Watch performances from Day 3 of Woodstock 1969

At noon on August 17, 1969, the crowd at Woodstock had dwindled slightly, but roughly 90% of attendees responded favorably to Hugh Romney (best known as Wavy Gravy) who woke the crowd up, saying:

Good morning! What we have in mind is breakfast in bed for 400,000. Now, it’s gonna be good food and we’re going to get it to you. It’s not just the Hog Farm, either. It’s everybody. We’re all feedin’ each other. We must be in heaven, man! There’s always a little bit of heaven in a disaster area.

Now there’s a guy up there – some hamburger guy – that had his stand burned down last night. But he’s still got a little stuff left, and for you people that still believe capitalism isn’t that weird, you might help him out and buy a couple hamburgers.

Wavy Gravy, as told in Robert Spitz’ Barefoot in Babylon

The Hog Farm then distributed plates of cold mush, while a hippie known as Muskrat, read the front page of the Sunday New York Times to “the hippest brunch this side of Fifth Avenue.”

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The first two days of Woodstock had the appearances of a tremendous success, especially for fans and observers. The unsung heroes working the show were dealing with any issue that came to them – rain, mud, delays, making sure food and clean water were available, and keeping the show running.

Sunday though, there were the inevitable issues that arise from a three day music festival. Bathrooms were overflowing, and fans were taking to cornfields and the backyards of locals in Bethel to relieve themselves. There were emergency medical issues that needed to be addressed, but roads were blocked. Helicopters attempted to airlift those in the greatest need, but lack of fuel made it difficult to get them to the proper hospital. A helicopter at Grossinger’s was on site at Yasgur’s within 10 minutes of a call to handle a victim of alcohol poisoning.

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Joe Cocker kicked the day off at 2pm with a career-defining performance. Woodstock promoter Artie Kornfeld is reported by Spitz to have ‘humped a motorcycle in time to “Delta Lady,” and wept uncontrollably into his arm.

This is just great! Outta sight! Oh man, look what we’ve done, look what we’ve done. This is forever

Artie Kornfeld, as told in Robert Spitz’ Barefoot in Babylon

But the joy was shortlived. A huge storm barrelled towards the festival grounds, and stage was covered in tarps as Cocker and his band retreated. Having yelled into the microphone for everyone to get away from the towers, John Morris changed his tone and approached the rain differently, saying to the crowd, “If you think really hard enough, maybe we can stop this rain!” A chant of “No rain, No rain, No rain” started in the crowd and built up, to the point where even though the stage itself was sliding in the mud, but fans were dancing in the rain and playing in the mud, the iconic imagery associated with Woodstock still today.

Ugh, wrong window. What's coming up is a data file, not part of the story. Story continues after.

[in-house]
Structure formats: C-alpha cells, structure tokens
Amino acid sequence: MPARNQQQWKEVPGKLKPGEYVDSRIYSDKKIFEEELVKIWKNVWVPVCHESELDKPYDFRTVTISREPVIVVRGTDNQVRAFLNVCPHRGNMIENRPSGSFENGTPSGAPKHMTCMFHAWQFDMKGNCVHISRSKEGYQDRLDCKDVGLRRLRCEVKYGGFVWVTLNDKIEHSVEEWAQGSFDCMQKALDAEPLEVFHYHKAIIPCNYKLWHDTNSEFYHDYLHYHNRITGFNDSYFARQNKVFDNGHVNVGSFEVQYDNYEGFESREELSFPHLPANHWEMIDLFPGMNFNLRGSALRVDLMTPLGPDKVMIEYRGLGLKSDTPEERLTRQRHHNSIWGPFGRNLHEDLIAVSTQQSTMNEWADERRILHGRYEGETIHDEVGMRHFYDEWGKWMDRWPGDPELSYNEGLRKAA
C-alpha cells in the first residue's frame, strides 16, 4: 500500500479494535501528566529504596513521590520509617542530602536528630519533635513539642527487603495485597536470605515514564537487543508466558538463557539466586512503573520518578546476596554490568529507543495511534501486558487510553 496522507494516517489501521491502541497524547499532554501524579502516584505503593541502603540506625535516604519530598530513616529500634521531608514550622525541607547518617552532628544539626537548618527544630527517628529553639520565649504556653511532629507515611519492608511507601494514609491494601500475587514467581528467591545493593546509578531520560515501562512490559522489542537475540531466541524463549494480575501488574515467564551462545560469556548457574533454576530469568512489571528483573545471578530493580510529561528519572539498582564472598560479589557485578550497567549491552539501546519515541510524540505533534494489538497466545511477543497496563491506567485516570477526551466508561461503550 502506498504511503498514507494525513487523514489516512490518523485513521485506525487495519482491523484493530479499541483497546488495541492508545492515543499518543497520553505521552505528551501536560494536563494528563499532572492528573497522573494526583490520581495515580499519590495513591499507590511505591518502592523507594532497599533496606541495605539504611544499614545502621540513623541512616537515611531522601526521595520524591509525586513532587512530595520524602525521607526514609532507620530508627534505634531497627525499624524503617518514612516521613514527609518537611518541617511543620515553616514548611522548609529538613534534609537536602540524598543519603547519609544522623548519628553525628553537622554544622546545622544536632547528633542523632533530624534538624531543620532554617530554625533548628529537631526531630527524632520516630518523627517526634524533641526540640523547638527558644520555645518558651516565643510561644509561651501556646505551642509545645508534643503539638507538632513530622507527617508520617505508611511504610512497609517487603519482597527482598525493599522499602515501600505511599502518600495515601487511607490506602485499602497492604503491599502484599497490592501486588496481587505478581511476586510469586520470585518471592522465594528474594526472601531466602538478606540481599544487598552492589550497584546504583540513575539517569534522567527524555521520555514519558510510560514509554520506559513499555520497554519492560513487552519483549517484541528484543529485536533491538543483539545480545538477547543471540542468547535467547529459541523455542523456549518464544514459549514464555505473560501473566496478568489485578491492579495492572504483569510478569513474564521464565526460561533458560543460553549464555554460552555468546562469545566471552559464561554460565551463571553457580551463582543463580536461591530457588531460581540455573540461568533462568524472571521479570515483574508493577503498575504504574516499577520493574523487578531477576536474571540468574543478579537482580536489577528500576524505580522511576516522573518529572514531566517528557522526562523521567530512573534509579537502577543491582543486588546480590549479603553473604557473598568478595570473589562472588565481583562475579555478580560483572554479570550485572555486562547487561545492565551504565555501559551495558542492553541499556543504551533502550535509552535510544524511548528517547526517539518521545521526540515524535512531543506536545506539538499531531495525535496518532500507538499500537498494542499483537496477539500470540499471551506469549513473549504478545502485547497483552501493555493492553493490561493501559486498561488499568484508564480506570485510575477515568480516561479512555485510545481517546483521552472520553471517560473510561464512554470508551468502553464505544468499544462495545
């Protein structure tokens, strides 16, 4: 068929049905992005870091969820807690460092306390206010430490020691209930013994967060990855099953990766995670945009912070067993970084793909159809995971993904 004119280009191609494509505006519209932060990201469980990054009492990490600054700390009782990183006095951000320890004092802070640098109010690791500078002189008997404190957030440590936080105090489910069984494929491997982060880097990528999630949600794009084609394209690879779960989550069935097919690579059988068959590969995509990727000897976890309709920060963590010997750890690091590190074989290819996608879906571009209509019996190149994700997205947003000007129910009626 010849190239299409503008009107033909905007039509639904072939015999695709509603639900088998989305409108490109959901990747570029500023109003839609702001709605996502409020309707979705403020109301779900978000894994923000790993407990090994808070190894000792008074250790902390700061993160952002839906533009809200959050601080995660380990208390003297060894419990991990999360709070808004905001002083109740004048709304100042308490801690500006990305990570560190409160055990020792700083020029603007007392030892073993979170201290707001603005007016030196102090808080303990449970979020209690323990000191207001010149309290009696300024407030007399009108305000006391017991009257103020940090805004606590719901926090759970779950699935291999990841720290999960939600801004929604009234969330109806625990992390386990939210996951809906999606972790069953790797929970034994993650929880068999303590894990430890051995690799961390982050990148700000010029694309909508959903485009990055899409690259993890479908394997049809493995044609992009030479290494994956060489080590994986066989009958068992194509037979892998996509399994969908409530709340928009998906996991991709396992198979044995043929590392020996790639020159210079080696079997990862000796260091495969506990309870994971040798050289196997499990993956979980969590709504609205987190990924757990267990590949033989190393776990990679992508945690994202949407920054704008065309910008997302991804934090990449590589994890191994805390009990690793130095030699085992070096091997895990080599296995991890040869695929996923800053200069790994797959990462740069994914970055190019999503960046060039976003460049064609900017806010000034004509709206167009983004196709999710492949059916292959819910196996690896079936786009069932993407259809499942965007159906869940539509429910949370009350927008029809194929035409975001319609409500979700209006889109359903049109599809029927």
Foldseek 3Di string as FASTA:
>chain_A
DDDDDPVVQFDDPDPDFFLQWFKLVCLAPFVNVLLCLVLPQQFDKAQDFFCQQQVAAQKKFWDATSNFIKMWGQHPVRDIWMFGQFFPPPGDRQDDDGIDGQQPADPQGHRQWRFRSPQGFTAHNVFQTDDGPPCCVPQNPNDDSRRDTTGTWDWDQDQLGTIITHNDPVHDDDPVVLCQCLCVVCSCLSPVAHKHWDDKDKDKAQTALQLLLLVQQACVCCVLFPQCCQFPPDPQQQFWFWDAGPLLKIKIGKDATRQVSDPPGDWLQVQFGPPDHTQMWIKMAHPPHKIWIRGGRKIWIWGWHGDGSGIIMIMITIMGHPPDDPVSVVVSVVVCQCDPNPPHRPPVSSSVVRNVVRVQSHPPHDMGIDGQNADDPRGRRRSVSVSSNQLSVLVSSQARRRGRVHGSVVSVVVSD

While the storm blew through in 20 minutes, the stage that had slid six inches downhill was restrained so the show could continue. Max Yasgur, the landowner who hosted a few hundred thousand hippies that weekend, was asked by Mel Lawrence and Michael Lang to say a few words to the crowd. Eagerly, Yasgur, who reveled in how nice and police the kids were, took to the stage with encouragement from Lawrence and Lang. Master of Ceremonies Chip Monck introduced Yasgur to the crowd saying “This is the man whose farm we’re on – Mr. Max Yasgur.” Monck stepped back and let Yasgur addressed the crowd, saying:

I’m a farmer. I don’t know how to speak to twenty people at one time let alone a crowd like this. This is the largest group of people ever assembled in one place, but I think you people have proven something to the world – that a half a million kids can get together and have three days of fun and music and have nothing but fun and music. And I god bless you for it!

Max Yasgur, as told in Robert Spitz’ Barefoot in Babylon

Music would restart around 5pm with Country Joe & the Fish (the only act to perform twice that weekend) and Ten Years Later followed at 8pm. Crosby, Stills, Nash & Young left the stage at 6AM, and Sha Na Na followed. Jimi Hendrix would not take the stage until 8:30AM Monday morning, performing to only 30,000 who were determined to stick it out. The historic “Star Spangled Banner,” followed by “Taps,” would cement his place, and Woodstock’s, in music history.

Watch a performance from the nine artists who performed at Woodstock on August 17 and well into the morning of August 18, 1969

Joe Cocker

Country Joe & The Fish

Ten Years After

Johnny Winter

Blood Sweat and Tears

Crosby, Stills, Nash & Young

Paul Butterfield Blues Band

Sha Na Na

Jimi Hendrix

Watch performances from every Woodstock artist with our full playlist

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